Prepare pie crust. Mix eggs and cream until velvety. Add cheese. Chop knotweed into 1 inch long pieces. Arrange over pie crust. Pour the egg mixture and bake at a 350 to 375 F oven.


See? Easy as pie! Har har.




12 comments:

  1. I can't tell you how ecstatic this news makes me feel...I just wish I could have seen you jumping for joy when you found out!

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    1. Thanks Jenny! Well the jumping up and down part was pretty goofy (but felt good), thankfully no one was around to witness haha ;-)

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  2. Oh my goodness... I live in a knotweed forest..an old farm where knotweed is most surely the BOSS! I am definitely going to try this tomorrow....in a very (I am pretty sure) revengeful way , I am looking forward to sinking my teeth into this tenacious, yet I hope succulent plant.... hmmm.... sweet or savoury...Thank you!

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    1. Hi Kate, have a great revengeful feast and let me know how it goes!!

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  3. Congratulations!!! This is wonderful news and your mama is surely smiling about it... somehow, somewhere. You have such incredible talents; lovely to see that recognized in such an official way. xo

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    1. Thanks so much Aimee, it's very kind of you :-)

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  4. Congrats on the win! It was well-deserved, for sure.
    I love how food blogs can manage to teach me new things every day... like the fact that knotweed is actually edible! I've had an ongoing fight with a patch of knotweed in my backyard, which stubbornly reappears each spring despite my best efforts to kill it. I've resorted to just yanking out the young shoots as soon as they poke their heads up from the soil to keep it from spreading further... so in my case, they'd taste not just of earthy tartness, but also sweet victory from holding them at bay for another year. :) (Why yes, I do have a vindictive streak...)

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    1. Thanks Isabelle! Well I think you're not the only one with a vindictive streak when it comes to knotweed ;-) And hey, if you can't beat it, just eat it!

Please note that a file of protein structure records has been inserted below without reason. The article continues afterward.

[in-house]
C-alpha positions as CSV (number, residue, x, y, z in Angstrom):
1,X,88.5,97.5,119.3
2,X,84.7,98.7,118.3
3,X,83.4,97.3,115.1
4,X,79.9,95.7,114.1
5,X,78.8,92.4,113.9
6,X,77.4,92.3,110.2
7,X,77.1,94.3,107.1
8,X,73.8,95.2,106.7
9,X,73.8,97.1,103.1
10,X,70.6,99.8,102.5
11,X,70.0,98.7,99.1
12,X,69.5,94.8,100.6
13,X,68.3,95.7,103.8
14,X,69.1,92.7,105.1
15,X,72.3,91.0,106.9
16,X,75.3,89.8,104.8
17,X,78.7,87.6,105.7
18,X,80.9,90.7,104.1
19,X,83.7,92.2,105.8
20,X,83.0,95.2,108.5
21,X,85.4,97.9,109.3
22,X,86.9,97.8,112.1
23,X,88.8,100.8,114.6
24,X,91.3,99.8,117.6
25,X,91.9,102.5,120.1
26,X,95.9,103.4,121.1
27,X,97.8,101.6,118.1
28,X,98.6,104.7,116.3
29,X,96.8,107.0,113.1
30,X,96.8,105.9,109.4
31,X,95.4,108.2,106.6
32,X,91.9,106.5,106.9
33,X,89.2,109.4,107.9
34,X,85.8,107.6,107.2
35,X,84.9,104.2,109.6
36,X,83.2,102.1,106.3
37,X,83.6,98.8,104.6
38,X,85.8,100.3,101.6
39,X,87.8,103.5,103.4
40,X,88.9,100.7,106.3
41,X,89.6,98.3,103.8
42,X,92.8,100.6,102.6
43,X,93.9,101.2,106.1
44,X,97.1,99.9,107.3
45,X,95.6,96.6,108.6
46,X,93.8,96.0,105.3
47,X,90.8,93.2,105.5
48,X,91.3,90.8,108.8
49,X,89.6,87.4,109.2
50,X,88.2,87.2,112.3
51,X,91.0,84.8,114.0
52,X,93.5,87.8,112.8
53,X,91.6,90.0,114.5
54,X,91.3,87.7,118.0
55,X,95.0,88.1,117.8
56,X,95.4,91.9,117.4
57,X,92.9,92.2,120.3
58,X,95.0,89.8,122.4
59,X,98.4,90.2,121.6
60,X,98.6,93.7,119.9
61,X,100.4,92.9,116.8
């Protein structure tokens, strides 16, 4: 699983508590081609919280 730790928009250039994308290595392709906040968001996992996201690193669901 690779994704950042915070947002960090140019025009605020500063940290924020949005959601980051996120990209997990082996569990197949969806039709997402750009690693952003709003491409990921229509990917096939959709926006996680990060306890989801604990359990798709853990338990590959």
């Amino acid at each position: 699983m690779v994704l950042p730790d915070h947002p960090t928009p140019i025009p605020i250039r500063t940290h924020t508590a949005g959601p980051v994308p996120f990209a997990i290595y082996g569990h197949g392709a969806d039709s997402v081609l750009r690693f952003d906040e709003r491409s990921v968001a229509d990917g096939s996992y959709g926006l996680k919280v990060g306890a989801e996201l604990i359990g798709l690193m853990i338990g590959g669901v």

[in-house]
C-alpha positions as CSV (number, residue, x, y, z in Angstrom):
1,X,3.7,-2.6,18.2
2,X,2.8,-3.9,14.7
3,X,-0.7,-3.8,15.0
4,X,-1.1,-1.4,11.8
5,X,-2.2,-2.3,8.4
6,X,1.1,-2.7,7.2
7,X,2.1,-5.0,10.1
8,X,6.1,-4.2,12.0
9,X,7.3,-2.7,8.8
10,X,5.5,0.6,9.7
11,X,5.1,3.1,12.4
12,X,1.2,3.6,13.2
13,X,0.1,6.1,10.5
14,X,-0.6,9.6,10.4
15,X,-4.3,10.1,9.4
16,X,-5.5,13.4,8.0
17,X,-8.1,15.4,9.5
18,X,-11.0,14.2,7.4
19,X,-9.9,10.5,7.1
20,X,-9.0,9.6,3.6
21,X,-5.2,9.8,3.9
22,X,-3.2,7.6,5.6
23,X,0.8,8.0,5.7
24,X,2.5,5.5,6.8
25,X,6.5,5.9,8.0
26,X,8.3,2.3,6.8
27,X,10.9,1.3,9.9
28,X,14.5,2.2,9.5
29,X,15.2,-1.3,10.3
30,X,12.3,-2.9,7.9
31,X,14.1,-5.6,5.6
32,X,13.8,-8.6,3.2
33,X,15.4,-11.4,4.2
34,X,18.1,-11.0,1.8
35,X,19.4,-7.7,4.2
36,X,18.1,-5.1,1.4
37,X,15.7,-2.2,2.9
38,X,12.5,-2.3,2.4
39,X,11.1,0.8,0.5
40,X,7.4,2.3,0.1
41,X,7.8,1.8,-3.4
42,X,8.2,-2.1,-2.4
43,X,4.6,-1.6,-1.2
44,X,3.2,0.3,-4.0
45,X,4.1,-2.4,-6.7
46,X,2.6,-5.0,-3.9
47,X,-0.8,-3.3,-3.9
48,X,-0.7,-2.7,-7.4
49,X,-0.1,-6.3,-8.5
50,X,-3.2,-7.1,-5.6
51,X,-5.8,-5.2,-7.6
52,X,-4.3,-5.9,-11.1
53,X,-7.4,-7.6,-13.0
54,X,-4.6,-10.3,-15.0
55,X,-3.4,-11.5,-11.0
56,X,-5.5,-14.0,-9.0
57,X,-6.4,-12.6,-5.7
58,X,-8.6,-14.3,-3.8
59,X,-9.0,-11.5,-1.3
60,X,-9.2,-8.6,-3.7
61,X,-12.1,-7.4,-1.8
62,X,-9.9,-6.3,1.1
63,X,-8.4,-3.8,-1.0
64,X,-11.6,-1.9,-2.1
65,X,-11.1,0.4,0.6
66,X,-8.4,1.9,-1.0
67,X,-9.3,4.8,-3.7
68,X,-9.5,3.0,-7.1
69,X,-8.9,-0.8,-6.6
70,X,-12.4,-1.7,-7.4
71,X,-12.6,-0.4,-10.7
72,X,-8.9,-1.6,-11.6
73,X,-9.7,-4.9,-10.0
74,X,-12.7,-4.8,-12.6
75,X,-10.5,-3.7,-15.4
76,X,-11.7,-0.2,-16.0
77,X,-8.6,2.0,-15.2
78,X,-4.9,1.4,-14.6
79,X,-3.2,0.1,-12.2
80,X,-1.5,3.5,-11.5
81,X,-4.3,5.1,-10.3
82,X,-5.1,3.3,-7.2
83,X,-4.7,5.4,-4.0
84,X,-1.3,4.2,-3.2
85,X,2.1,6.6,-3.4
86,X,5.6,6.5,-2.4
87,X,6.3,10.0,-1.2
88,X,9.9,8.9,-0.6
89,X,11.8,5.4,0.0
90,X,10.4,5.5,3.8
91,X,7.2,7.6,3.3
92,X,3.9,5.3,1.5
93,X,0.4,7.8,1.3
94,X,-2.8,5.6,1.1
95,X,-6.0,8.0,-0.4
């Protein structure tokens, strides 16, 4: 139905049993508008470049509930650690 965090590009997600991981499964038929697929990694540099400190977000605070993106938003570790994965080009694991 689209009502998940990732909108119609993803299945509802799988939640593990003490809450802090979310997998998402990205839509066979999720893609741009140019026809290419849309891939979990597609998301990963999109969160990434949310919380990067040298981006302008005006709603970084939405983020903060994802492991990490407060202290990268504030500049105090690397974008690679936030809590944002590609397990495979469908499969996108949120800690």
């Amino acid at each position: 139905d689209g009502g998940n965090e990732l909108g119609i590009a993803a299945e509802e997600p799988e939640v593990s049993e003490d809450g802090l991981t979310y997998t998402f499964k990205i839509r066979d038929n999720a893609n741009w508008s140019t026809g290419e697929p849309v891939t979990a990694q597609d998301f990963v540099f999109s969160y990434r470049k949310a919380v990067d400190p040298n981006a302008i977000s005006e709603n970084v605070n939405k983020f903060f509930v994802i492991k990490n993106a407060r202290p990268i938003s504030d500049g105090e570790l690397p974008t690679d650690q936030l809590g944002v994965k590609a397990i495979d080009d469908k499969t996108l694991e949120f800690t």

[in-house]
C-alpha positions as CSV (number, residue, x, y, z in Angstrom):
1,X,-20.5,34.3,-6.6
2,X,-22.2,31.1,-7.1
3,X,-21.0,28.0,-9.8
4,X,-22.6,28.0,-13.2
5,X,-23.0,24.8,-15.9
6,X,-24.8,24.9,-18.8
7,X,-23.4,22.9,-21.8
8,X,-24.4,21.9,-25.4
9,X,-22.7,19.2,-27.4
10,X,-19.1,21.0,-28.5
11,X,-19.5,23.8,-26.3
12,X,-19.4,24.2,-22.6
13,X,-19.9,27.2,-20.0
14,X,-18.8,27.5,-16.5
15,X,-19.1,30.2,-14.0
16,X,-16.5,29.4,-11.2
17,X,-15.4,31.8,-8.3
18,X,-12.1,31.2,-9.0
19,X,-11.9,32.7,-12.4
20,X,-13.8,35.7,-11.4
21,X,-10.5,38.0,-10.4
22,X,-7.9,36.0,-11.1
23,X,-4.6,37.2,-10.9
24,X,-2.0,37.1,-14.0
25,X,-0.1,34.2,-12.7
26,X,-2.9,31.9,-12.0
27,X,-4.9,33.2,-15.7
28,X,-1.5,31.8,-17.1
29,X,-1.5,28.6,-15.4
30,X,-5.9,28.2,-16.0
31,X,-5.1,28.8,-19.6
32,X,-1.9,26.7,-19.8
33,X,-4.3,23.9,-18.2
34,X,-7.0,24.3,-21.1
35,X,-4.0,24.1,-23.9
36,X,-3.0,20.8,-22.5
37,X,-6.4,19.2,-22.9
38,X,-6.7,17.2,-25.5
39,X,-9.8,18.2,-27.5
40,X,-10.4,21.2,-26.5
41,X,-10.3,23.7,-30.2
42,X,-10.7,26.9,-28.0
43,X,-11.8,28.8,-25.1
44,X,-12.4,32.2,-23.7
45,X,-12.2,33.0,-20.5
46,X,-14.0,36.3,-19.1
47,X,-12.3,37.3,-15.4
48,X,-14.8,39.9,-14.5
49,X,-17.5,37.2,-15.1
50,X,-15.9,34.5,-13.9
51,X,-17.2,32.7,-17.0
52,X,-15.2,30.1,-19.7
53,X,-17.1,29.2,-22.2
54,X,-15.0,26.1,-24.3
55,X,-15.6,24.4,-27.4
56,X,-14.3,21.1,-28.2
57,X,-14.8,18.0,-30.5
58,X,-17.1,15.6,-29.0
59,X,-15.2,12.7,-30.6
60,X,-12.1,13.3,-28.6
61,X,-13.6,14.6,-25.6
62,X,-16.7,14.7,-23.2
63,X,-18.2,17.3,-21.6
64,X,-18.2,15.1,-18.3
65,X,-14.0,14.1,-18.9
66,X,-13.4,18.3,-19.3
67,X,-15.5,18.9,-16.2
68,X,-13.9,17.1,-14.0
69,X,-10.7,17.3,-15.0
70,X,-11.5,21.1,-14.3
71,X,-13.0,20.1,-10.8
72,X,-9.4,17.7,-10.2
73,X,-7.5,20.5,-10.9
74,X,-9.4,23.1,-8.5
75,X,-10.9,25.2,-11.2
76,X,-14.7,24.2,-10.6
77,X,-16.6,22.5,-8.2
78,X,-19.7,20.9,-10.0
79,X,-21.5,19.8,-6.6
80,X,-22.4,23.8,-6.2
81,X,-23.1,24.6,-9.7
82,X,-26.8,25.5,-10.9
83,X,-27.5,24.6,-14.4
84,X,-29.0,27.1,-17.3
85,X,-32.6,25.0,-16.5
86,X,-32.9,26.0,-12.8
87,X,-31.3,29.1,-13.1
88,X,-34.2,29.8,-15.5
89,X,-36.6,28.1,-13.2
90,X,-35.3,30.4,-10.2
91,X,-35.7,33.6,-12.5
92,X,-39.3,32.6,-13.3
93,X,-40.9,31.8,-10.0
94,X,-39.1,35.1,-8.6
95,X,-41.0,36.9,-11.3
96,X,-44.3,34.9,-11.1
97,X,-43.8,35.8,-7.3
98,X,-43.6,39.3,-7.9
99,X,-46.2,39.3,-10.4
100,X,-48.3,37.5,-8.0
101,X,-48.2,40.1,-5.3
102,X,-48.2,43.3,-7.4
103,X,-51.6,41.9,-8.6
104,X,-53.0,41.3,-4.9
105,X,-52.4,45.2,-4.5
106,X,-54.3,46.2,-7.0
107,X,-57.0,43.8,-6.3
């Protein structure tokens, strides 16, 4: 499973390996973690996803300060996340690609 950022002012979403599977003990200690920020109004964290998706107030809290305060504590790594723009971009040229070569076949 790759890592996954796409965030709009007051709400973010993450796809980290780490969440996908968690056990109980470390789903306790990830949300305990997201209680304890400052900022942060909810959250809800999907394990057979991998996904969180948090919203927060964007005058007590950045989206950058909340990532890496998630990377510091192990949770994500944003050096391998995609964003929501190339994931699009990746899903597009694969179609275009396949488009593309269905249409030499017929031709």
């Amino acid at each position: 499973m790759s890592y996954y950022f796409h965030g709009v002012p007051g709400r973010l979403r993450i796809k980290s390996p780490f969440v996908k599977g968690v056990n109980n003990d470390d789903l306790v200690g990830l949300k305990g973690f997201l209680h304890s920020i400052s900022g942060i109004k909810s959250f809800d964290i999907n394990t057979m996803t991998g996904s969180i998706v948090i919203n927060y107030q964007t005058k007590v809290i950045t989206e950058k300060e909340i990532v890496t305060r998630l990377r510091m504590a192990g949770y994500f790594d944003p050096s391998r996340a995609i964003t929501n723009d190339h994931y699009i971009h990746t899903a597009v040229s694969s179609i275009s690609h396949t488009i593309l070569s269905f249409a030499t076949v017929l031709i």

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  5. Yay Aube!! Yay for more recognition of your awesome blog!! You've got talent my dear. Thanks for sharing your tasty delights (if I can no longer eat in the same kitchen as you, at least I can read and see it through the world wide web).

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    1. I miss eating in the same kitchen as you!!! And I miss the chicken!! She told me she really really wants you to take her on a little road trip to Maine last time I saw her. Just saying...

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  6. Aube: I had to watch this because my back yard is positively INVADED with this stuff. I've tried it myself but not nearly so adventuresomely as you. I must say that quiche looks pretty awesomely extra-ly delicious! Maybe with a pinch of curry, too? Umm...and true confession: my kitchen never looks that neat in the midst of meal preparation!

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    1. I'm so sorry to hear you've got it in your yard Brogan, that SUCKS! The quiche was pretty good, but the best way we had it was actually in hash browns with onions, it was very, very yummy. And don't worry, my kitchen is usually not anywhere that neat either, but when I make a video, it's kind of like having a guest (or in this case, many guests!) over for dinner, so I make a special effort. So nice to hear from you xoxox :-)